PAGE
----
The VICP system is considered no-fault and is designed to be more efficient than filing lawsuits. The program includes a table of specific side effects for covered vaccines and when those side effects develop.

Petitioners who can show the injury developed in the expected timeframe after receiving a vaccine are considered entitled to compensation, with no further proof required. If these patients went to court, they would be required to show that the vaccine was defectively made, labeled or designed.

The program also pays for patients’ legal representation to file claims, even if the claims are not successful, as long as they’re not deemed frivolous.

This is different from the CICP, which does not pay lawyers to represent injured parties. Another difference is the VICP covers more kinds of expenses than the CICP. For example, it reimburses for counseling, special education and diminished earning capacity, as well as pain and suffering.

The CICP fund covers limited, specific costs: unreimbursed medical expenses, lost employment income and survivor death benefits.

By and large, CICP does not have detailed injury tables, leaving patients to prove, for the most part, that their injuries were caused by the covered medical measures. Because most of the measures have not yet been developed, it may take some time before the government recognizes specific serious side effects. This will leave patients and their families with the burden of proving that a side effect was caused by a specific vaccine or drug.

CICP has created an injury table for H1N1, and the law allows the secretary of HHS to add to it when injuries are directly caused by the covered medical measures, based on “compelling, reliable, valid, medical and scientific evidence.” Effects listed on the table within the specified time frame are presumed to have been caused by the covered medical measure.

In general, only injuries that require hospitalization or that led to “a significant loss of function or disability” are considered serious enough to be covered by the table and given the presumption. If the patient has an injury not considered serious or meeting the table requirements, they must prove the covered countermeasure directly caused the injury.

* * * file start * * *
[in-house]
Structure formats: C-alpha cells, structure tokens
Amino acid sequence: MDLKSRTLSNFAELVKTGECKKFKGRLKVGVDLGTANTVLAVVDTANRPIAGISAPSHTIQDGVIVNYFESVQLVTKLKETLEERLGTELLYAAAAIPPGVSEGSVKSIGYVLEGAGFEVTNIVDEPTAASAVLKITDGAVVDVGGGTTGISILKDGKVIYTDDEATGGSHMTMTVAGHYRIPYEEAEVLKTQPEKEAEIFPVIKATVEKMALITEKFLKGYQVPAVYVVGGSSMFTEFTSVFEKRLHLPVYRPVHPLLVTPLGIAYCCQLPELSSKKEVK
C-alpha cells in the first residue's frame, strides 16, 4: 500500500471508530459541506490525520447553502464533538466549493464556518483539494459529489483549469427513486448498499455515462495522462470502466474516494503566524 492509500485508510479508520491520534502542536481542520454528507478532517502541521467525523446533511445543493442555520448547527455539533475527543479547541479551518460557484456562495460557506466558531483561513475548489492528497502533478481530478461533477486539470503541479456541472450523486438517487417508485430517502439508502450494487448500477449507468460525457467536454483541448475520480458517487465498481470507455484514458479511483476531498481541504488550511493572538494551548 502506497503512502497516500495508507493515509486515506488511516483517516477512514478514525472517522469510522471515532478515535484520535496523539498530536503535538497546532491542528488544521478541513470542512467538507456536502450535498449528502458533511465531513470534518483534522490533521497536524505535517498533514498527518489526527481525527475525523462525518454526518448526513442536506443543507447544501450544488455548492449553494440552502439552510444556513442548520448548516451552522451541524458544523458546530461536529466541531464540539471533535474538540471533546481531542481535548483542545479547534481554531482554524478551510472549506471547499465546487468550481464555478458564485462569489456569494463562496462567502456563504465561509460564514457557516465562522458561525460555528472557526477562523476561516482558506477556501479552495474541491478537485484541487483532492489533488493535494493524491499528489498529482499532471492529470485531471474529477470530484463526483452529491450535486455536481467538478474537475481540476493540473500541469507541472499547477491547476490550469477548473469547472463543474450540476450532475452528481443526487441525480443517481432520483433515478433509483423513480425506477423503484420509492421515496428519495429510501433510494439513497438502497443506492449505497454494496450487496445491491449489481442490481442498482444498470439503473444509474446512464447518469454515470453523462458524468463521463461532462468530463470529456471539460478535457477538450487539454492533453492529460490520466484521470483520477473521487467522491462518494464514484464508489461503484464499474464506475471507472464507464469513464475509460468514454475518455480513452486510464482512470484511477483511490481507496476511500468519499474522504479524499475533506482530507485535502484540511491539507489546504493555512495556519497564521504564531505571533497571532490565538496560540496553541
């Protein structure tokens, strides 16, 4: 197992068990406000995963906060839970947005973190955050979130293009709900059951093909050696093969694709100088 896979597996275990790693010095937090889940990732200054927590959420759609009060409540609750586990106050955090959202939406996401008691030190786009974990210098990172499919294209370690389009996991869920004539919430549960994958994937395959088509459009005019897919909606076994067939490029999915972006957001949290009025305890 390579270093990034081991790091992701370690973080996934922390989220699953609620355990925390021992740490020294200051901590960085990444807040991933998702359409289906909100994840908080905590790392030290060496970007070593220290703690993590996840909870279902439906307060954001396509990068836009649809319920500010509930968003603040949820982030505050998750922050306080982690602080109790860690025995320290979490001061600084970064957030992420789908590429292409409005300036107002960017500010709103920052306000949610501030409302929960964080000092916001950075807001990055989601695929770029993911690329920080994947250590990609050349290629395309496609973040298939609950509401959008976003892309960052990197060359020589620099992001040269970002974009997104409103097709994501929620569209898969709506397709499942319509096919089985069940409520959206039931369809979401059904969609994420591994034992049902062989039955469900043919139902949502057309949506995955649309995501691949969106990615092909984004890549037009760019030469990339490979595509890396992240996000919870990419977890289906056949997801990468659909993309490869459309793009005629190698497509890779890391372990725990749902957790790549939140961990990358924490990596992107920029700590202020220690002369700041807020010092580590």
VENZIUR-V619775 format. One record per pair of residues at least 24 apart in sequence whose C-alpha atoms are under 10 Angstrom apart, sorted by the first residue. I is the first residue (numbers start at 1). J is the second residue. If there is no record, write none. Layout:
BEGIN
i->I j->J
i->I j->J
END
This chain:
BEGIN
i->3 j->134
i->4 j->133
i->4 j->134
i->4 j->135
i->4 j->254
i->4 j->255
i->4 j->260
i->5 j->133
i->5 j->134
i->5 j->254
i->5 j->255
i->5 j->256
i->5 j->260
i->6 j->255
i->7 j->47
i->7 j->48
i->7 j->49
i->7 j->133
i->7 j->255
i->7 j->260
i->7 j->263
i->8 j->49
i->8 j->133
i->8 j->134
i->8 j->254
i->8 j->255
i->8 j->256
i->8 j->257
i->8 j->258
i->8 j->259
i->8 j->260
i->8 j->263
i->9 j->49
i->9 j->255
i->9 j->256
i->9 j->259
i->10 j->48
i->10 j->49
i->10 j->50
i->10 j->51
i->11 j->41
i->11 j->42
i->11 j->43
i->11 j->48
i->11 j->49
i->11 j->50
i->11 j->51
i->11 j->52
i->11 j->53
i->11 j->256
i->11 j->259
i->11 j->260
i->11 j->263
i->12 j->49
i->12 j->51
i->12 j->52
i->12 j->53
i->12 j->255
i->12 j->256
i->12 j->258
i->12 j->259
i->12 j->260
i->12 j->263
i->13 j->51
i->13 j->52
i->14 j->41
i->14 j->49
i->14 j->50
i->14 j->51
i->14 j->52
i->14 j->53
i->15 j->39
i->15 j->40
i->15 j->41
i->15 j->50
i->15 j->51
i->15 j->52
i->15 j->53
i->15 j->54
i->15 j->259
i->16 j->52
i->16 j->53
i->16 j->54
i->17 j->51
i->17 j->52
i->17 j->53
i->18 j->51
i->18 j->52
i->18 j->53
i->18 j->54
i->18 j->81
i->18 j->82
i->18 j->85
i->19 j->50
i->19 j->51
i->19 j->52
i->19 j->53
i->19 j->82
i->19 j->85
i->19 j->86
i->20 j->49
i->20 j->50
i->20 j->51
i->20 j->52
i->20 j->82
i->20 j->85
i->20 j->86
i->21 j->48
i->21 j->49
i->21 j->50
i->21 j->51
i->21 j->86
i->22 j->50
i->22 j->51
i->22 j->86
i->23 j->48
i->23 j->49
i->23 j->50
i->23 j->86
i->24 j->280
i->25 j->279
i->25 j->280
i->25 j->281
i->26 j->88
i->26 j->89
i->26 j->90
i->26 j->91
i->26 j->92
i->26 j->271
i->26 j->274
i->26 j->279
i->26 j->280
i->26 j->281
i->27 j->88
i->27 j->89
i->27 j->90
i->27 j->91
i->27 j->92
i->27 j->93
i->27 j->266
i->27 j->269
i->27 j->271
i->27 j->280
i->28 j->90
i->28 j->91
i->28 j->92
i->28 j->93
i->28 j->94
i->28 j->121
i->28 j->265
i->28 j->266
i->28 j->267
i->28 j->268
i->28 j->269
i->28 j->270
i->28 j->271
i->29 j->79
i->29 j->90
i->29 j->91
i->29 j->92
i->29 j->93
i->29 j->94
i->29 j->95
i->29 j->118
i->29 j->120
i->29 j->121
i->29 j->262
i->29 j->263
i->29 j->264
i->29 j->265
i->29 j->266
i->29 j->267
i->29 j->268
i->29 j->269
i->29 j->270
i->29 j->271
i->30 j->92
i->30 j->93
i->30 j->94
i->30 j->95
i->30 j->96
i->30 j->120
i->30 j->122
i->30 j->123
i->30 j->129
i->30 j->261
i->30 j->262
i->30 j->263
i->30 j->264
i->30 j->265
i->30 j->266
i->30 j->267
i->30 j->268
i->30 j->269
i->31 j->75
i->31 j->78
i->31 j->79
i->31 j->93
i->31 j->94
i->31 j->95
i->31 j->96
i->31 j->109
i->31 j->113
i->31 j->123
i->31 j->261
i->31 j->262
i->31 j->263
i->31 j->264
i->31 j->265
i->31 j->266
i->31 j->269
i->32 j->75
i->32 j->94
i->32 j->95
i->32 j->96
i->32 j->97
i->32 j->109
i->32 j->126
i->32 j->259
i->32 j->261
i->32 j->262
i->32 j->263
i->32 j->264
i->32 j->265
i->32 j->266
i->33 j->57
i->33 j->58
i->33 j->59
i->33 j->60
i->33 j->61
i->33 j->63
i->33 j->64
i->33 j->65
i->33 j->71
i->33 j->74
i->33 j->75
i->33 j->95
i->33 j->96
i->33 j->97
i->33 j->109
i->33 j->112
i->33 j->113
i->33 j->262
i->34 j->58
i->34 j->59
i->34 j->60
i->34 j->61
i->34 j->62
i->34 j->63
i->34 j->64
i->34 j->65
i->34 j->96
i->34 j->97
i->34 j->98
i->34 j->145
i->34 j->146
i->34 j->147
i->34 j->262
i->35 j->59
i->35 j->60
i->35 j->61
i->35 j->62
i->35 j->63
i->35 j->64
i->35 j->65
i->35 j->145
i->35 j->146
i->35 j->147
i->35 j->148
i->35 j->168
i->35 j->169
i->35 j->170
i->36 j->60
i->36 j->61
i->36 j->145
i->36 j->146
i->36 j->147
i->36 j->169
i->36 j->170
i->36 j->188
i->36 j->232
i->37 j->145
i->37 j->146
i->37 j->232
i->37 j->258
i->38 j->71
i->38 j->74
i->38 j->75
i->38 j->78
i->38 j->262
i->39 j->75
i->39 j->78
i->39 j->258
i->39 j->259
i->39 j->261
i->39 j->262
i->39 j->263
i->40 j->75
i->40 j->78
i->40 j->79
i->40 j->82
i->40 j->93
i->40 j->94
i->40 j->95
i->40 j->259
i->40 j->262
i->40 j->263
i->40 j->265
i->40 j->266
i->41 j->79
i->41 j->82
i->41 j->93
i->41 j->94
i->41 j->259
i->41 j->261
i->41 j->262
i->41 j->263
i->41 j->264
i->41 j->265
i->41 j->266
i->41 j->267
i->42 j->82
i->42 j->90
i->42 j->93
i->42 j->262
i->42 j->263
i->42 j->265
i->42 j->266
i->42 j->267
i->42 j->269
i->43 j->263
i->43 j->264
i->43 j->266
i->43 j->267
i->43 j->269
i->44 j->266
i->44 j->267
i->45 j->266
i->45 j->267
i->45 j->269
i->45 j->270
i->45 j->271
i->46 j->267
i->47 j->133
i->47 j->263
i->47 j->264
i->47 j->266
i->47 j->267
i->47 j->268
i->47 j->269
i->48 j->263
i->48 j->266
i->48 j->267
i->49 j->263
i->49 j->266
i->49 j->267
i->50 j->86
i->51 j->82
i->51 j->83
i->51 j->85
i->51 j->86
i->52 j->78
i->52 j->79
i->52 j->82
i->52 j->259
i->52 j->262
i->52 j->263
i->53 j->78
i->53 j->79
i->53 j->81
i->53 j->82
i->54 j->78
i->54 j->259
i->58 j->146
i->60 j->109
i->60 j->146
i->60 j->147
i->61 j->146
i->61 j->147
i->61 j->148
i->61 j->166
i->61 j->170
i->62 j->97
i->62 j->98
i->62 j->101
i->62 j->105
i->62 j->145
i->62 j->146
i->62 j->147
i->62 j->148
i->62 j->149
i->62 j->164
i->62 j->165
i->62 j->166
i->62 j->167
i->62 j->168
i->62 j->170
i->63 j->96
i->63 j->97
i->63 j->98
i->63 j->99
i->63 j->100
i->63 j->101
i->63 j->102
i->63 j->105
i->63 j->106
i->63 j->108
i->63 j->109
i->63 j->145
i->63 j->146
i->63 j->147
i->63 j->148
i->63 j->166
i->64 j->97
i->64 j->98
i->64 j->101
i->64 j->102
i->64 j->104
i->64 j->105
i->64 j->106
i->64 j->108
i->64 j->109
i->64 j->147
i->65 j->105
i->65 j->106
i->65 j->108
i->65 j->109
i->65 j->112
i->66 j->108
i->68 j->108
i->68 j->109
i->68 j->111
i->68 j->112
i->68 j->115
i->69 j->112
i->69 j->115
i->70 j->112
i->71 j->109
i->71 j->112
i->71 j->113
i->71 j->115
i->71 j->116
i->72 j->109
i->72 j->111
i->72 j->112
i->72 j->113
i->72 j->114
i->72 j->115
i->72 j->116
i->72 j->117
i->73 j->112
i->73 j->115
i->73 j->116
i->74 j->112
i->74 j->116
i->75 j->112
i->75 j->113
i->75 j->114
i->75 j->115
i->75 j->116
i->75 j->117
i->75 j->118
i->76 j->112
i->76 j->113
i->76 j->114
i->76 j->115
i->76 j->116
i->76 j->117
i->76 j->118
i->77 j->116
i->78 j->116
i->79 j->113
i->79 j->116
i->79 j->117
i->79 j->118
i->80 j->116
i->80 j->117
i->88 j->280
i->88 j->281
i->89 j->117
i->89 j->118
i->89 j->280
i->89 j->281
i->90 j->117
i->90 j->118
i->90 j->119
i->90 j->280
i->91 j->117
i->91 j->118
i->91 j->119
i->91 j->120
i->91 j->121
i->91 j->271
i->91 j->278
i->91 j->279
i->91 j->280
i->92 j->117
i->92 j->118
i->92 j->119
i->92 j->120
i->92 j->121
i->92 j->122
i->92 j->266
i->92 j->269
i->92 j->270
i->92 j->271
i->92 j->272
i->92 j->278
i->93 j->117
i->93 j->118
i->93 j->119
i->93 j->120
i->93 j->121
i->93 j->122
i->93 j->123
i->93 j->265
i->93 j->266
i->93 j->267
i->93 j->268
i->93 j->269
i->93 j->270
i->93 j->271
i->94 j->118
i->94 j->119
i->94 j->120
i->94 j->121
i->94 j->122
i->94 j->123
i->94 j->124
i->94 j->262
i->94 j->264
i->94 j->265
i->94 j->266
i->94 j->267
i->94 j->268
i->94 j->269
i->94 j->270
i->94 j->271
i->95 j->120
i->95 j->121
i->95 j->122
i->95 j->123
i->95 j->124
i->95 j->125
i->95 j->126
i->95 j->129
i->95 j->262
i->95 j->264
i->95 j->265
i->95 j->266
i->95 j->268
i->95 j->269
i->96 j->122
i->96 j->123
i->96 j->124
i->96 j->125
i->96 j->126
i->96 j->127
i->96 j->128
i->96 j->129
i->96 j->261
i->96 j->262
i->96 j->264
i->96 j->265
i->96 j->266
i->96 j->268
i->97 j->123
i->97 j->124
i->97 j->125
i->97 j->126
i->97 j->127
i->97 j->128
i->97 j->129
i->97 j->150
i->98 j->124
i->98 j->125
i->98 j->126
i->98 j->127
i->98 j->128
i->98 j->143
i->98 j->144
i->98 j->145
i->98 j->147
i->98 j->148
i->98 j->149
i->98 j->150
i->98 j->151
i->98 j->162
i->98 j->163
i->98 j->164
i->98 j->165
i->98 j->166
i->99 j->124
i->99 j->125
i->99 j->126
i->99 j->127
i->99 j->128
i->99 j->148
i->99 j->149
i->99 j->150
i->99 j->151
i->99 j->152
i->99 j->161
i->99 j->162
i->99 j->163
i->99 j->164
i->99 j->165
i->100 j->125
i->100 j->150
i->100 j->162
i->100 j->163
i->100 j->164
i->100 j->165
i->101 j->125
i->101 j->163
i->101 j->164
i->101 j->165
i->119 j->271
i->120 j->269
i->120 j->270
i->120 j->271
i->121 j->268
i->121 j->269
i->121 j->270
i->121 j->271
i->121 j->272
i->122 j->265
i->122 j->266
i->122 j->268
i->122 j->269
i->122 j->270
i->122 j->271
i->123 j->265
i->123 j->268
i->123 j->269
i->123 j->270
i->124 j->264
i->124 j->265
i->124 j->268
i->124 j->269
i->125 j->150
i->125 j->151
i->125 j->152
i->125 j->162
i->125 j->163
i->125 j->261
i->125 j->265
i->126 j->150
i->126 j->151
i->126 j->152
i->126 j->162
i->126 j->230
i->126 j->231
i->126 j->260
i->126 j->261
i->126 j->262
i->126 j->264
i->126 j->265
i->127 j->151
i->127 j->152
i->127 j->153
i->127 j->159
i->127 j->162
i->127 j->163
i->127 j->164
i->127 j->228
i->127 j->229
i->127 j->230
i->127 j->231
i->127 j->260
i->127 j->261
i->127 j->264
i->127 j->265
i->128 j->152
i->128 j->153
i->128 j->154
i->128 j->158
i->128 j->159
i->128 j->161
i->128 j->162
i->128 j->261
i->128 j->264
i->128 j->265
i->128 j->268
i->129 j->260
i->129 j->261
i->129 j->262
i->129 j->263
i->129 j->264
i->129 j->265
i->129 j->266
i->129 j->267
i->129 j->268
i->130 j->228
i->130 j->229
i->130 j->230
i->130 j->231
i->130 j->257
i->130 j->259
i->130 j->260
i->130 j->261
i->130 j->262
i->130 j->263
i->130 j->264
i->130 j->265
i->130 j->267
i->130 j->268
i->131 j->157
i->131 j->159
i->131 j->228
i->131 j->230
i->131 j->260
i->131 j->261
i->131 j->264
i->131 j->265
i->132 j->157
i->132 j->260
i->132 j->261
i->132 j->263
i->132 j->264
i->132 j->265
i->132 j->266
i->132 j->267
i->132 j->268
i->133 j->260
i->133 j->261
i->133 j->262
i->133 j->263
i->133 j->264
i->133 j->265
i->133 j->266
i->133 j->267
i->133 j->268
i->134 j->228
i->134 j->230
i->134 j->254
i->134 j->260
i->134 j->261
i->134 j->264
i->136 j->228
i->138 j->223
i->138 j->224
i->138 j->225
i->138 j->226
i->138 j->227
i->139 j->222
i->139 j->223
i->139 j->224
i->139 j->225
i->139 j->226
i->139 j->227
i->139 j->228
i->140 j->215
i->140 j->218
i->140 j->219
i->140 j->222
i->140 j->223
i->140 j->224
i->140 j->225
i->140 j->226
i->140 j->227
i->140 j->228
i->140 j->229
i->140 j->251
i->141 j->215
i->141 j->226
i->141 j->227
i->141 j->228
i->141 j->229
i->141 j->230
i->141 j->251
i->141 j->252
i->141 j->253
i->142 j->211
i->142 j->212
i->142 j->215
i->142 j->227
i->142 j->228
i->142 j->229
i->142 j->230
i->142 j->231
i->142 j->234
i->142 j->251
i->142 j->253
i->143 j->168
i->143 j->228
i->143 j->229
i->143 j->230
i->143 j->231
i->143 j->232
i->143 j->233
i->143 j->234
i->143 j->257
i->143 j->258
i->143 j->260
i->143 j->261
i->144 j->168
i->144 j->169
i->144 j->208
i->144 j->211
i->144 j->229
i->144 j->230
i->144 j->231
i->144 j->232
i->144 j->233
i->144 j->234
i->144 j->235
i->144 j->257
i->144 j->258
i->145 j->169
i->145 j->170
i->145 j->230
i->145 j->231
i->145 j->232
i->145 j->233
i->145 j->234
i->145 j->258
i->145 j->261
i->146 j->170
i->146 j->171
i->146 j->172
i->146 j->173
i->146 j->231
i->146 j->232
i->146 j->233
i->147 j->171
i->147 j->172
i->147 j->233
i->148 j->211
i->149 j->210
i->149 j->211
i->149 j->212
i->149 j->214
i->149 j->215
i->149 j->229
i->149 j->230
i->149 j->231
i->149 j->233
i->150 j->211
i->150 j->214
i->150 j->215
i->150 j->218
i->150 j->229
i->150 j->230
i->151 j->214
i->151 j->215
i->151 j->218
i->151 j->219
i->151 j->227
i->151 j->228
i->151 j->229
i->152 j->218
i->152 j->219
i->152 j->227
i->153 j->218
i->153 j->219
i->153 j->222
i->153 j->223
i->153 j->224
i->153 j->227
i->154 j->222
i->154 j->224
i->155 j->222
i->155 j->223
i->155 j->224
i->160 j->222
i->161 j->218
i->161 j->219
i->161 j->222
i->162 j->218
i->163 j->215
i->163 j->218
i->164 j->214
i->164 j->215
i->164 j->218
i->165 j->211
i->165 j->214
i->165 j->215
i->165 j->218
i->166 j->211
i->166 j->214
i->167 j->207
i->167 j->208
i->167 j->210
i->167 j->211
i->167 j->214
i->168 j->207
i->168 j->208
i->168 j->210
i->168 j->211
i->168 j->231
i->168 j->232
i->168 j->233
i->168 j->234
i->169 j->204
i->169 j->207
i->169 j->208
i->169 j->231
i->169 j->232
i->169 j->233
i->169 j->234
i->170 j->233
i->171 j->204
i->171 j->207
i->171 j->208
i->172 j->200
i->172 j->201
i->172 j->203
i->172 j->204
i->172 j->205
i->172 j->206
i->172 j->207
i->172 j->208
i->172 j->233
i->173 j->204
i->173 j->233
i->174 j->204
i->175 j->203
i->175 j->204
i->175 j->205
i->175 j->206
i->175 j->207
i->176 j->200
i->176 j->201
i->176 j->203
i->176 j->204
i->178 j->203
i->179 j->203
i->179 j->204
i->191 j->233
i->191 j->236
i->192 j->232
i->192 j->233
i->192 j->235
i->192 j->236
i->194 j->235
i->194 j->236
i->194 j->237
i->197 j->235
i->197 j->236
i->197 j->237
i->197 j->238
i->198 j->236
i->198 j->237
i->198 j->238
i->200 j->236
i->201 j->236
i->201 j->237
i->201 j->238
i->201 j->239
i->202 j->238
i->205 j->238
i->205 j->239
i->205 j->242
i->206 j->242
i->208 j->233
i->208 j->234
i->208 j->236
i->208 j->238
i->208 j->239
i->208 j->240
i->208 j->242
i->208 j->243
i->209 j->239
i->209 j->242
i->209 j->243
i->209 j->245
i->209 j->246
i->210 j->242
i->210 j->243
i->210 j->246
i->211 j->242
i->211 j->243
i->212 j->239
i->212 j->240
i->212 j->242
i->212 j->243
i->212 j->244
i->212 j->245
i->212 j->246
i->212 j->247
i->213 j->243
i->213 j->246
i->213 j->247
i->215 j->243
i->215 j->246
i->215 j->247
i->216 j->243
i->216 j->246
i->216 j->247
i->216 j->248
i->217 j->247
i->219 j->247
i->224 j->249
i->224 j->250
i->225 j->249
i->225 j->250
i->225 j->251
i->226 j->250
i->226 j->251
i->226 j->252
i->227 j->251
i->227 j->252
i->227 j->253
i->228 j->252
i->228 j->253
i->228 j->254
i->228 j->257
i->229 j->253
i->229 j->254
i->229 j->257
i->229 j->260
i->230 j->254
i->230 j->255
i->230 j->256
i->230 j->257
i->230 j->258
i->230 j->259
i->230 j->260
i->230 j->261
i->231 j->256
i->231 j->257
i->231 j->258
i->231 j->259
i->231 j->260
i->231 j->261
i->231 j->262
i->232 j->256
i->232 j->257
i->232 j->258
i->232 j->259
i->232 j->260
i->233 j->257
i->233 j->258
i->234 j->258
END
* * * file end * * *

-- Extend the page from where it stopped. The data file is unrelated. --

Meyers said the VICP program is relatively transparent, while the CICP is secretive.

People denied compensation have no right to an explanation or to appeal under CICP, the pandemic program. Under VICP, the routine vaccine program, those who are not successful in their petitions are entitled to judicial review.

To receive reimbursement under CICP, the patient must file for reimbursement within a year of receiving the covered medical treatment.

Vaccine manufacturers generally are protected against lawsuits, but there are programs available to compensate people seriously harmed by vaccines and other medical countermeasures. One such program applies to routine vaccinations. Another applies only to countermeasures under a public health emergency. Here’s a look at both programs and how they differ.

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Reforms recommended

Meyers recommended that the pandemic legal program be reformed to provide Americans assurances that they will be taken care of if they are hurt by a pandemic-fighting medical measure, especially a vaccine. “We want to encourage people to take this new vaccine,” he said.

At minimum, he said, any vaccines should be added to the VICP program, which he maintains is superior to the CICP program, though flawed.

Better still, he said, would be to create a new, special program, like the law that was enacted to compensate victims of the Sept. 11 attacks.

Such a program, he suggested, should have the best features of the other programs, rather than the worst.

“As it stands now,” he said, “the safety net is horrible.”

Contact Elaine Silvestrini at Follow her on Twitter at @WriterElaineS.